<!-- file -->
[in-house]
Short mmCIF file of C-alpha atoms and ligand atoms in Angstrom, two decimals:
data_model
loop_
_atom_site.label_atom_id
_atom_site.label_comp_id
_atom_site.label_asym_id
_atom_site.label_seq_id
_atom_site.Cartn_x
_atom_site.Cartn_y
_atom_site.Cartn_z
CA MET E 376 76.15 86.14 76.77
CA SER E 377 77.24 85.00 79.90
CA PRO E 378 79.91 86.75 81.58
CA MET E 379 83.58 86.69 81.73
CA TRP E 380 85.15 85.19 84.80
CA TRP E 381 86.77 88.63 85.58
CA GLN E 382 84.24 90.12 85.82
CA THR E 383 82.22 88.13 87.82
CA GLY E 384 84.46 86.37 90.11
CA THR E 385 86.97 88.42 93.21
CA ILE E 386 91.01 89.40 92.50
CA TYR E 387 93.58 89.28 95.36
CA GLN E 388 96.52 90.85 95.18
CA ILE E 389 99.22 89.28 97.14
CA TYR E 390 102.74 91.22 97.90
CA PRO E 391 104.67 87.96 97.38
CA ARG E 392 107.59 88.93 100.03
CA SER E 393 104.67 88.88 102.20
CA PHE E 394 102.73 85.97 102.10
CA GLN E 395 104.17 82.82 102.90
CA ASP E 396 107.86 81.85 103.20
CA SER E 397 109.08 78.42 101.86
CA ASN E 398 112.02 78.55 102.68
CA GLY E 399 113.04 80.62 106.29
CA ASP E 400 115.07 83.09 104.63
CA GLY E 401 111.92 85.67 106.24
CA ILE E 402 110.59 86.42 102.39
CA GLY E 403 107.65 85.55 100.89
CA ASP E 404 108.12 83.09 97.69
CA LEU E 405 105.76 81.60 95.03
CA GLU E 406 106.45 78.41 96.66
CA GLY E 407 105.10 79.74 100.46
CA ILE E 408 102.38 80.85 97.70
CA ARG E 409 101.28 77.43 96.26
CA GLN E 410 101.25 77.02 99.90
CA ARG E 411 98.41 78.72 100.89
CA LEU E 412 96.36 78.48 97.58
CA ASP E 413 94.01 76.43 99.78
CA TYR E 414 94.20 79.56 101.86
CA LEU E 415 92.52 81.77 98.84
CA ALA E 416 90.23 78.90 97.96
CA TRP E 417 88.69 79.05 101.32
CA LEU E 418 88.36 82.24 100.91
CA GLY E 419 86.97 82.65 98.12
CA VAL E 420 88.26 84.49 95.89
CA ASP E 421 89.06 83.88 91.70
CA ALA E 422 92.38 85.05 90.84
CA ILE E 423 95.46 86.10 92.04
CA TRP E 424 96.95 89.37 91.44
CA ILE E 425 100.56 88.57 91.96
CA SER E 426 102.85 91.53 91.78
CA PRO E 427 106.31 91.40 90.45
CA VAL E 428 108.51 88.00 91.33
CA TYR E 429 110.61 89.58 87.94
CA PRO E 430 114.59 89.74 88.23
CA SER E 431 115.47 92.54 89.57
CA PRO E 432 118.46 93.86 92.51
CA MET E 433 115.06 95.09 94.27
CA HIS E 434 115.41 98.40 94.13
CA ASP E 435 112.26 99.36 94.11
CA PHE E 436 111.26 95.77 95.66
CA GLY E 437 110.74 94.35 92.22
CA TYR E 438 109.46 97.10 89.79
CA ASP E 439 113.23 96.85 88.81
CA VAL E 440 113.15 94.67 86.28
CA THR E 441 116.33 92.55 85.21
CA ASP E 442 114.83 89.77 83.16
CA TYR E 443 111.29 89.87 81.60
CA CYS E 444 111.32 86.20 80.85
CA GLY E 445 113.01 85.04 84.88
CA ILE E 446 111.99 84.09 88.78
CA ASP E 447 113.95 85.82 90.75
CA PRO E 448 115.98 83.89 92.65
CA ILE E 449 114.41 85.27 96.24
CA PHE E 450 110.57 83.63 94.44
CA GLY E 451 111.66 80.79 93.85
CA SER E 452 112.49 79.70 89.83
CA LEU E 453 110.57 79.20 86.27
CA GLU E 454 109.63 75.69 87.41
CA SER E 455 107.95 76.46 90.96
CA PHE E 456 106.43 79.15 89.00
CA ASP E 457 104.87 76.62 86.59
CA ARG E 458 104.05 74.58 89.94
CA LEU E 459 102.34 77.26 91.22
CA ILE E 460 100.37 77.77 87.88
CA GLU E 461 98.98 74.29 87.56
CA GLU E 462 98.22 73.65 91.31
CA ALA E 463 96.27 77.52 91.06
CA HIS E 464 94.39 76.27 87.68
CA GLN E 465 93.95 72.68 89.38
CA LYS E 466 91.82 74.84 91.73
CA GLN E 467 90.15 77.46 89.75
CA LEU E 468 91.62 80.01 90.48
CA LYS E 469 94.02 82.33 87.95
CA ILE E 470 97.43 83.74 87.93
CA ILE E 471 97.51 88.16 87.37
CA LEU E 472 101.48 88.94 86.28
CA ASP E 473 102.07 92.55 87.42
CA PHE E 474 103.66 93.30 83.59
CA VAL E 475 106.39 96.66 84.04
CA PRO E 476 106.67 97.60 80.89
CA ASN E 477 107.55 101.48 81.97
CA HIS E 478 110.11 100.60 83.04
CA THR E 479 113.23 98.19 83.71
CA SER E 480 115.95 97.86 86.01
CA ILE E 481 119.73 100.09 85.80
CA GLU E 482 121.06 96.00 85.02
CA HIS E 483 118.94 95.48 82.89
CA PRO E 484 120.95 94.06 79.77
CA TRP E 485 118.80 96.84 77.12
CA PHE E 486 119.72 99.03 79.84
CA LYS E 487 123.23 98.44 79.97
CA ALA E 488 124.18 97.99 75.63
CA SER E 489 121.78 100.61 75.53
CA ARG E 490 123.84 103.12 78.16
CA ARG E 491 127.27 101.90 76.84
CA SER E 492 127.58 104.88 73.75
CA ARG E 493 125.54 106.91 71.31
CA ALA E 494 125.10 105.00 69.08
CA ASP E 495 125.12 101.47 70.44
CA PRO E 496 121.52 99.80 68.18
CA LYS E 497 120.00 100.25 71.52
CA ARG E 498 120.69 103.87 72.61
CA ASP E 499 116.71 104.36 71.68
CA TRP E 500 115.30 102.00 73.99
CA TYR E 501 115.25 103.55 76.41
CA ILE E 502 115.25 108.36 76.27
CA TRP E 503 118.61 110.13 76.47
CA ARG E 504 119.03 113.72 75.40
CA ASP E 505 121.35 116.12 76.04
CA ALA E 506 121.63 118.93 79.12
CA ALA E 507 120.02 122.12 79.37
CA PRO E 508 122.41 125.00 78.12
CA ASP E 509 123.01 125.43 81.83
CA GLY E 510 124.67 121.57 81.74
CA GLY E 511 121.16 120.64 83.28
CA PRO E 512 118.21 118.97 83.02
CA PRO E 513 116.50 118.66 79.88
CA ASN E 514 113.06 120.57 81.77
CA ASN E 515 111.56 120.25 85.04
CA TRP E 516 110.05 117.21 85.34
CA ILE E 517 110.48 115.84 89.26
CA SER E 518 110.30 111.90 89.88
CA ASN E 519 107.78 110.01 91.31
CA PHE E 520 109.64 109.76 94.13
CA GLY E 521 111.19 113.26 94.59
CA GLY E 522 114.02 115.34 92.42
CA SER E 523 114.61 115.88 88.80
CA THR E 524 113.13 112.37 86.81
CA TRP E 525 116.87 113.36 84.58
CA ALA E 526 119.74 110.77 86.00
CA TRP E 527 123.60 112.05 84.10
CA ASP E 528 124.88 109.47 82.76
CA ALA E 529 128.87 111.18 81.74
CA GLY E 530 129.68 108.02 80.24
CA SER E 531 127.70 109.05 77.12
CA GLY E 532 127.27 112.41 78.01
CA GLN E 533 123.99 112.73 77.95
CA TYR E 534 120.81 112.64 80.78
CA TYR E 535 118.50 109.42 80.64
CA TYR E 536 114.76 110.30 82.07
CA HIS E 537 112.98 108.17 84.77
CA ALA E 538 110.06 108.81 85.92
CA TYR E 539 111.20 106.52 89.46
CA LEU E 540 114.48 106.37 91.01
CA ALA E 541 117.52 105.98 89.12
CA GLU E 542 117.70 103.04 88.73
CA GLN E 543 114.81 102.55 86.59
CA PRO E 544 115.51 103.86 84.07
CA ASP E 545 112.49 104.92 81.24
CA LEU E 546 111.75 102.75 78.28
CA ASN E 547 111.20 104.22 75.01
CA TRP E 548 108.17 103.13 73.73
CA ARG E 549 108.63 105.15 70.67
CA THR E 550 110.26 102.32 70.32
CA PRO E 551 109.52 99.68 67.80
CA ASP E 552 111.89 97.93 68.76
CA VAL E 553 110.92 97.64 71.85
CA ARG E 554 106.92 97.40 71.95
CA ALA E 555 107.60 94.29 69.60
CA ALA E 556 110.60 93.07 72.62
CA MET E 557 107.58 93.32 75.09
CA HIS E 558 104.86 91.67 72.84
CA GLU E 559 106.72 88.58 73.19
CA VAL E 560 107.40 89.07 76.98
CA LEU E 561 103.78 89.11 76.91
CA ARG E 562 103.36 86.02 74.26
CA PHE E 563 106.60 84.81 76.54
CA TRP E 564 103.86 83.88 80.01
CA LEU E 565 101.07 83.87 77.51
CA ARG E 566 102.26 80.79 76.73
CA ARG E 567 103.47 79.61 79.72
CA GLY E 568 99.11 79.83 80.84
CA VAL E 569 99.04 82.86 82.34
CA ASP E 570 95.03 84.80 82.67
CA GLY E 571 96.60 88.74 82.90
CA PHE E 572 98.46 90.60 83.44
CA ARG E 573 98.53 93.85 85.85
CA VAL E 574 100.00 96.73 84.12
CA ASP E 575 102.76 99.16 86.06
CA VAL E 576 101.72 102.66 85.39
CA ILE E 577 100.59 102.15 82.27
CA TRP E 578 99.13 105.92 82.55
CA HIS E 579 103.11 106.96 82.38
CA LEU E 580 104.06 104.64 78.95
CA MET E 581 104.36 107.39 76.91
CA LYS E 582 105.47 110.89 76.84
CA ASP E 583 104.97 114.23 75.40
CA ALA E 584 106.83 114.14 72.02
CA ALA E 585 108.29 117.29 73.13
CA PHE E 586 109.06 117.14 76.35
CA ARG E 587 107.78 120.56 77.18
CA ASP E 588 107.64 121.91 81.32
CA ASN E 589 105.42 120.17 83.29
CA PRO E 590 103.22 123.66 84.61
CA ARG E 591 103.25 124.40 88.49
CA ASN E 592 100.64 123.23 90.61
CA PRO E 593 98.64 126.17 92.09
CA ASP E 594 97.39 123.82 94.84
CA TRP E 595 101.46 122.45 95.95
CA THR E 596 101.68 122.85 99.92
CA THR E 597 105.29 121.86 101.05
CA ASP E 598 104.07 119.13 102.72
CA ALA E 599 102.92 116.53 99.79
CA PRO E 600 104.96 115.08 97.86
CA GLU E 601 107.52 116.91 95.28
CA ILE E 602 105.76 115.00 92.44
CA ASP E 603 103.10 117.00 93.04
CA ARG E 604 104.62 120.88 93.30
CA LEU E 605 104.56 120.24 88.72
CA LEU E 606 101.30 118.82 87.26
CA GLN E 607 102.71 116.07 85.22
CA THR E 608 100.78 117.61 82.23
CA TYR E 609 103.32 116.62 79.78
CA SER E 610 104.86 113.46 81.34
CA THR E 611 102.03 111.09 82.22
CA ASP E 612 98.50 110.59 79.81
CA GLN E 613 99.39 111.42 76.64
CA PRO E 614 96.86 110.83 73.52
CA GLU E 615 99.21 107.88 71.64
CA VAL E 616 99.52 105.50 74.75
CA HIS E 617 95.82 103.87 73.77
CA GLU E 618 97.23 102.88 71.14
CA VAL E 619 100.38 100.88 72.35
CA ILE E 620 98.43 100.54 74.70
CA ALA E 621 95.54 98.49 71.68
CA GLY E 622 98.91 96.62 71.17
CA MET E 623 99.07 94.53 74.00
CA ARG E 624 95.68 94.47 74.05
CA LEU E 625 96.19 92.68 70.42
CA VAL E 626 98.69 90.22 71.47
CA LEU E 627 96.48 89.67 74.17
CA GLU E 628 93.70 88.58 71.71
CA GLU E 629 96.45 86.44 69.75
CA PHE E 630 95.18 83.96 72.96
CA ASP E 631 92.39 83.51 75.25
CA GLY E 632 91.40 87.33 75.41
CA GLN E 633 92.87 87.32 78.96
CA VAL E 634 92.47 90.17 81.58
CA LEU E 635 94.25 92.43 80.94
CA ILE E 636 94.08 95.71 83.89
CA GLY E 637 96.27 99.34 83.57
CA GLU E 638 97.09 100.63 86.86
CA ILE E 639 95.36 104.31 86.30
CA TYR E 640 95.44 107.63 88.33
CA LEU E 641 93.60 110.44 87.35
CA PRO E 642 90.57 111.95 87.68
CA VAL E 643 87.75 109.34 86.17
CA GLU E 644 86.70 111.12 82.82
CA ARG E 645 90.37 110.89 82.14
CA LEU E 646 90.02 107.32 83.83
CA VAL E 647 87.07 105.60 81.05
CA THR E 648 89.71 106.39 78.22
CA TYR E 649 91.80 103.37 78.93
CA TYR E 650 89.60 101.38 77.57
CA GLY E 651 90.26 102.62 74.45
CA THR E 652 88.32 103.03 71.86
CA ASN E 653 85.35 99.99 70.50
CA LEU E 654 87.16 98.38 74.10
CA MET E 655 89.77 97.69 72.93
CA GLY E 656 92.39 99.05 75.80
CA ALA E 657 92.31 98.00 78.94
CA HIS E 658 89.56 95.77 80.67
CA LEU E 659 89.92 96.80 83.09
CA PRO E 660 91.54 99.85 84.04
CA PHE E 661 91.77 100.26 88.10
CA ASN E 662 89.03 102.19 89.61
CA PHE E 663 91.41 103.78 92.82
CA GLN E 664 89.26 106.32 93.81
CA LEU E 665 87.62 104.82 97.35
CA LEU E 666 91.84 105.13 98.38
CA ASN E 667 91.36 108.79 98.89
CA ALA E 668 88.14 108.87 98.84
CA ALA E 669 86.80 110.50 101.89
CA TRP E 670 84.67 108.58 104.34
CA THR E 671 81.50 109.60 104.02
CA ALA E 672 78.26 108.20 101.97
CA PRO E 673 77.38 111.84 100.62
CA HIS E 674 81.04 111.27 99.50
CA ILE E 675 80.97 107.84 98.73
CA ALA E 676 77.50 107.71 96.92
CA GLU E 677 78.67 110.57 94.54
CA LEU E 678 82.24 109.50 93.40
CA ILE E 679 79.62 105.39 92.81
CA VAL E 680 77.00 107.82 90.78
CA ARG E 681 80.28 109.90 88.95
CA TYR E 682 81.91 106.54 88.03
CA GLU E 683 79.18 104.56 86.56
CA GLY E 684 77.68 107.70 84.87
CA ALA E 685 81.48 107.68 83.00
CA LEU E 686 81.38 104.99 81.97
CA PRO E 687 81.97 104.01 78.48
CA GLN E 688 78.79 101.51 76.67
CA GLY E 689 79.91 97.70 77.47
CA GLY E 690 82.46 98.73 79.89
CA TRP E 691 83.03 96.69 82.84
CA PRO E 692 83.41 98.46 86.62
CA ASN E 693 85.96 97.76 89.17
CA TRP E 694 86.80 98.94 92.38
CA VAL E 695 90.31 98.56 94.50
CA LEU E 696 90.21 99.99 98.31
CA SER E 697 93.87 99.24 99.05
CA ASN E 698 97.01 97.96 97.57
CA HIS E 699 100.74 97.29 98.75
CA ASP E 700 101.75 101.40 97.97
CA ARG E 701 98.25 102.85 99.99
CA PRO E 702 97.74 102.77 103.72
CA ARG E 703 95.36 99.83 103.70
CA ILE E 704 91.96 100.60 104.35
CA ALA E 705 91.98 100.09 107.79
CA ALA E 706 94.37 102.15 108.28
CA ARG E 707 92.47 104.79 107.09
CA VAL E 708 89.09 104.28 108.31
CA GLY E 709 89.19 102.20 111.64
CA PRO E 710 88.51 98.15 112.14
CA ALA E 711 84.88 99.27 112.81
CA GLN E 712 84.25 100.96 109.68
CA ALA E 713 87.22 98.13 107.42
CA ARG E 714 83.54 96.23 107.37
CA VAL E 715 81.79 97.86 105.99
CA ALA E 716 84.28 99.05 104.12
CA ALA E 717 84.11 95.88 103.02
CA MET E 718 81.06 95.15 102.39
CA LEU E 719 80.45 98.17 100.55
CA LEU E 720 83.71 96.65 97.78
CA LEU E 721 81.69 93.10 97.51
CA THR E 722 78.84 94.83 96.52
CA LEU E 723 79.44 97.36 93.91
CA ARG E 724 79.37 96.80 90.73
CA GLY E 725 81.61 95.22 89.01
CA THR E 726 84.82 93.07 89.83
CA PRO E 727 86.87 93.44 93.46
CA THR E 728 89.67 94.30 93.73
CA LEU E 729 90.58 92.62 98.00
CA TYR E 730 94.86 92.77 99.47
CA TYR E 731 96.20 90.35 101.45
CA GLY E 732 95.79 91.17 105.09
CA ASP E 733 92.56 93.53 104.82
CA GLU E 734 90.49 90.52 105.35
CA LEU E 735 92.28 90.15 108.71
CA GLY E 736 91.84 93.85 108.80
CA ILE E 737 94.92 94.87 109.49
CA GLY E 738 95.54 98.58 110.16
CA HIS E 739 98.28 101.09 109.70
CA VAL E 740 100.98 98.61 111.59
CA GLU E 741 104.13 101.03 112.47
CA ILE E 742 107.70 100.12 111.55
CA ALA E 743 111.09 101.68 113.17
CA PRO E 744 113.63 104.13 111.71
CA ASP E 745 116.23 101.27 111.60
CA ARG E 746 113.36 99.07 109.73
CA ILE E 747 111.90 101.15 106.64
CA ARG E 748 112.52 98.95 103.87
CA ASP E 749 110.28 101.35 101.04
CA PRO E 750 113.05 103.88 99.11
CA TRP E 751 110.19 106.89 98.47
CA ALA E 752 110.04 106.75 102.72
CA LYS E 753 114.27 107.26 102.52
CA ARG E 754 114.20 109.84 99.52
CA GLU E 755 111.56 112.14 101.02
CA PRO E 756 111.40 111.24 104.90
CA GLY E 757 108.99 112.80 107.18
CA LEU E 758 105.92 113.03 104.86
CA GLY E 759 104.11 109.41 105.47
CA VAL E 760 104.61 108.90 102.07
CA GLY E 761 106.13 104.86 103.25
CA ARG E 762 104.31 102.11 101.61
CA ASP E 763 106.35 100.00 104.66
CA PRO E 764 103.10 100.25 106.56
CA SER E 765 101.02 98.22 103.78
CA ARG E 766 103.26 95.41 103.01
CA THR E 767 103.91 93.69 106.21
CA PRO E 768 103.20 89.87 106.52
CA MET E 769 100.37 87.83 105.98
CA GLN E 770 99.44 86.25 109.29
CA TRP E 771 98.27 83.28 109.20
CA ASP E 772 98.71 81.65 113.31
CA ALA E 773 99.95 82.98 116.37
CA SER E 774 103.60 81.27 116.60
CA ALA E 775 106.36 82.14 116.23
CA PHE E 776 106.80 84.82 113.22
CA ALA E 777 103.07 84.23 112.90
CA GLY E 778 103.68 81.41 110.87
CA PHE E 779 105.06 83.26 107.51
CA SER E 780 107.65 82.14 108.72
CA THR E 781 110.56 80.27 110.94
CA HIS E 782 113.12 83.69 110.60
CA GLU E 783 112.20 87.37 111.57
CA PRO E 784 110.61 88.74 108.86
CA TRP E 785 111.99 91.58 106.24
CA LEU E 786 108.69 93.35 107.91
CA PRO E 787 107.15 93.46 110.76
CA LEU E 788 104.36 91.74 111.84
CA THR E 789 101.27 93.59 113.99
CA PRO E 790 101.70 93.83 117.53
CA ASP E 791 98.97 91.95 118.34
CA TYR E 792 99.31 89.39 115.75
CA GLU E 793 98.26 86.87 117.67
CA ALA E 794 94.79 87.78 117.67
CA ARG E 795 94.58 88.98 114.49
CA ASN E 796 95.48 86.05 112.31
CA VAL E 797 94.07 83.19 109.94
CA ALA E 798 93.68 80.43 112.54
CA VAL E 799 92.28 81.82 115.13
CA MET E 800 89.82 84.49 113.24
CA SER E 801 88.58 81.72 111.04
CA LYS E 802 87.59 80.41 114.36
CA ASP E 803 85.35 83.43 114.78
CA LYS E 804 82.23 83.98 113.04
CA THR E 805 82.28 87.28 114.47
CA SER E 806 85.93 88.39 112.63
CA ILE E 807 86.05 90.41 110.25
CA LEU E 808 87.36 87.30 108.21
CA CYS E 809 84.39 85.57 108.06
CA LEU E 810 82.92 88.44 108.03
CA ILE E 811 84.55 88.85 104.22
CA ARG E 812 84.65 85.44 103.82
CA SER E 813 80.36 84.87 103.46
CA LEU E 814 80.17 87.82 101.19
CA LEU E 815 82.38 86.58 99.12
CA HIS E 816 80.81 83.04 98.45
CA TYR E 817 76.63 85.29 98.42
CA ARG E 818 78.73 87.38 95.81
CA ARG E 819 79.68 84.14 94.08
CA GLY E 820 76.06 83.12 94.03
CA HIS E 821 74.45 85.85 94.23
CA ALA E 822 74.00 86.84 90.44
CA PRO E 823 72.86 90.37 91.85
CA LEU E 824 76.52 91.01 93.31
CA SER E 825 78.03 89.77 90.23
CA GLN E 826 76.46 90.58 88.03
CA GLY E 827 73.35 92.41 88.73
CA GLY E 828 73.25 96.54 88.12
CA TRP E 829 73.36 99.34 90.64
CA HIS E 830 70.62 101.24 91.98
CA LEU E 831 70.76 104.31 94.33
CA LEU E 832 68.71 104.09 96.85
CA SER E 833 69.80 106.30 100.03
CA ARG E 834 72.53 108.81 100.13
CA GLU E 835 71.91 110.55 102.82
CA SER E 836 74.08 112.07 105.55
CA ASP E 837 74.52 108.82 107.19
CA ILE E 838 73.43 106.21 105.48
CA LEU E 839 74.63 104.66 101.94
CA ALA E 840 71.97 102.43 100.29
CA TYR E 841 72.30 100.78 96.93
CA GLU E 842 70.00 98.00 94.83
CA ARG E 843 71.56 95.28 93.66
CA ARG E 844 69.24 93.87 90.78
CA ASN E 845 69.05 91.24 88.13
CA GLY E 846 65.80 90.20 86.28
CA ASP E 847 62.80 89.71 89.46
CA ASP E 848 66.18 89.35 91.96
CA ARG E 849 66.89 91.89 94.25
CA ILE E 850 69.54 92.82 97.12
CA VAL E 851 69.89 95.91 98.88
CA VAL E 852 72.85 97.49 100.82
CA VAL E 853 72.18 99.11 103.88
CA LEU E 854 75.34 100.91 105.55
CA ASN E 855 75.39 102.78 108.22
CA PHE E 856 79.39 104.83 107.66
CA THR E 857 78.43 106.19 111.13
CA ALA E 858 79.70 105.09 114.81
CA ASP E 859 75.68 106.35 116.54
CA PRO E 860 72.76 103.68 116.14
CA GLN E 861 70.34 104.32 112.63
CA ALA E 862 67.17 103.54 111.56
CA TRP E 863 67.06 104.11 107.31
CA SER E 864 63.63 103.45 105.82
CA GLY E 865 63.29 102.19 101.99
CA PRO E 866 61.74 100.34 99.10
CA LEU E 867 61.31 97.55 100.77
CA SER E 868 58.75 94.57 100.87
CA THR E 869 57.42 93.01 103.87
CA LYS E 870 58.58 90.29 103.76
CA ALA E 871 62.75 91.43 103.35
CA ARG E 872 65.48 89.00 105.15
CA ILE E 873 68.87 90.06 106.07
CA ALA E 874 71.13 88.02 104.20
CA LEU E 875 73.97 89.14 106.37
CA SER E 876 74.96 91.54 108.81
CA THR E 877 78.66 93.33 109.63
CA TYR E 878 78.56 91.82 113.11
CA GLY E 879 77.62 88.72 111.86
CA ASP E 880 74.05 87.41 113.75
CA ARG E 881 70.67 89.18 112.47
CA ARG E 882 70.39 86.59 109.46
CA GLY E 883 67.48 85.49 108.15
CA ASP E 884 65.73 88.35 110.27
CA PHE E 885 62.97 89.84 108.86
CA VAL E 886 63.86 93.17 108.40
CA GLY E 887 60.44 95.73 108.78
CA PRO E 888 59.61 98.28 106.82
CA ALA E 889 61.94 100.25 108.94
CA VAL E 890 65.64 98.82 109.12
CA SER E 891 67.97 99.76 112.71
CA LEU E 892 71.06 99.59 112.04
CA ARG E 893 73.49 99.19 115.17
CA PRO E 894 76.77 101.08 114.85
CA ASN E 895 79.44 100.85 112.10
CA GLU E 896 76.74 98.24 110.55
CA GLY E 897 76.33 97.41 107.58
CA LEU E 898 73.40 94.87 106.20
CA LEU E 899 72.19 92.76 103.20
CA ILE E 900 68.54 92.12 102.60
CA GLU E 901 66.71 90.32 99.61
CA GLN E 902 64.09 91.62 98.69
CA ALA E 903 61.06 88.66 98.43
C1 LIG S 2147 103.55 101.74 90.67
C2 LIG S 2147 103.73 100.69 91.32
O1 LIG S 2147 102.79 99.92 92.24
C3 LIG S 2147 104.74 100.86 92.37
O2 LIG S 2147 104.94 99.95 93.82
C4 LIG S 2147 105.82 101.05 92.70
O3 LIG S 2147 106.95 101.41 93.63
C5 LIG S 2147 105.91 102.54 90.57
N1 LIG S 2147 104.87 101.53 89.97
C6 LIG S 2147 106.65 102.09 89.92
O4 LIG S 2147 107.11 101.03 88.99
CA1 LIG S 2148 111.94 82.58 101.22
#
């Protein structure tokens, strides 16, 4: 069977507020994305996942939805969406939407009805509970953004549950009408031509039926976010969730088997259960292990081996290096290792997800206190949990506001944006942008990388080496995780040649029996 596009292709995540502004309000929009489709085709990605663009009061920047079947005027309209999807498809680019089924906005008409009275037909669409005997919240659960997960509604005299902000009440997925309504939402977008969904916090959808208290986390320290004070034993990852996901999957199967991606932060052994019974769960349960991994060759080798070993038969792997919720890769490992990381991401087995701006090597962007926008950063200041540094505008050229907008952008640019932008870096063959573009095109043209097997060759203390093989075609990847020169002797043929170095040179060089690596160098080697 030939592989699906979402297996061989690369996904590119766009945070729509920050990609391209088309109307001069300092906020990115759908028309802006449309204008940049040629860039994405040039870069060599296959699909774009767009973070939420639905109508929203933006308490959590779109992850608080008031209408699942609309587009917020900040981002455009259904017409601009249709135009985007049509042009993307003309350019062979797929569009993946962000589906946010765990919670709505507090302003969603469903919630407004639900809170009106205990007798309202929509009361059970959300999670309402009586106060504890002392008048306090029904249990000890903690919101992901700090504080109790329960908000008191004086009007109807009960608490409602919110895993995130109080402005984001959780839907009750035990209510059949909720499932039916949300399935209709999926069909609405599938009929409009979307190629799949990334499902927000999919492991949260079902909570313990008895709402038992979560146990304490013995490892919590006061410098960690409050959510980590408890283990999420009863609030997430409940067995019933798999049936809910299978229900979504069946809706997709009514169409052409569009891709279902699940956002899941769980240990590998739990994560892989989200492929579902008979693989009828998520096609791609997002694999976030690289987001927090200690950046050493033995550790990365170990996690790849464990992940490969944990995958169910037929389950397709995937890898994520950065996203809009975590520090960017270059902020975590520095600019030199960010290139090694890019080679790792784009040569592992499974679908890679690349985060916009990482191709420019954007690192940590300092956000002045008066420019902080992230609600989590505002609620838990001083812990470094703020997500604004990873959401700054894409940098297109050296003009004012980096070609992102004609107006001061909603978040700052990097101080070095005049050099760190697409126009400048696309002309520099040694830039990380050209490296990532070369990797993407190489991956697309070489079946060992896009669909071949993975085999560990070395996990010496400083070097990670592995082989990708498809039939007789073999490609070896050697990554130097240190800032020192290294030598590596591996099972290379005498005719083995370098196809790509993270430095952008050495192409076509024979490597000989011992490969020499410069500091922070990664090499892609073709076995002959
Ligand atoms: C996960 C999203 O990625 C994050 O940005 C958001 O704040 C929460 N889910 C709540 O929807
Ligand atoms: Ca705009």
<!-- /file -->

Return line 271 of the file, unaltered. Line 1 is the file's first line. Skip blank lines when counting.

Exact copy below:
CA LEU E 635 94.25 92.43 80.94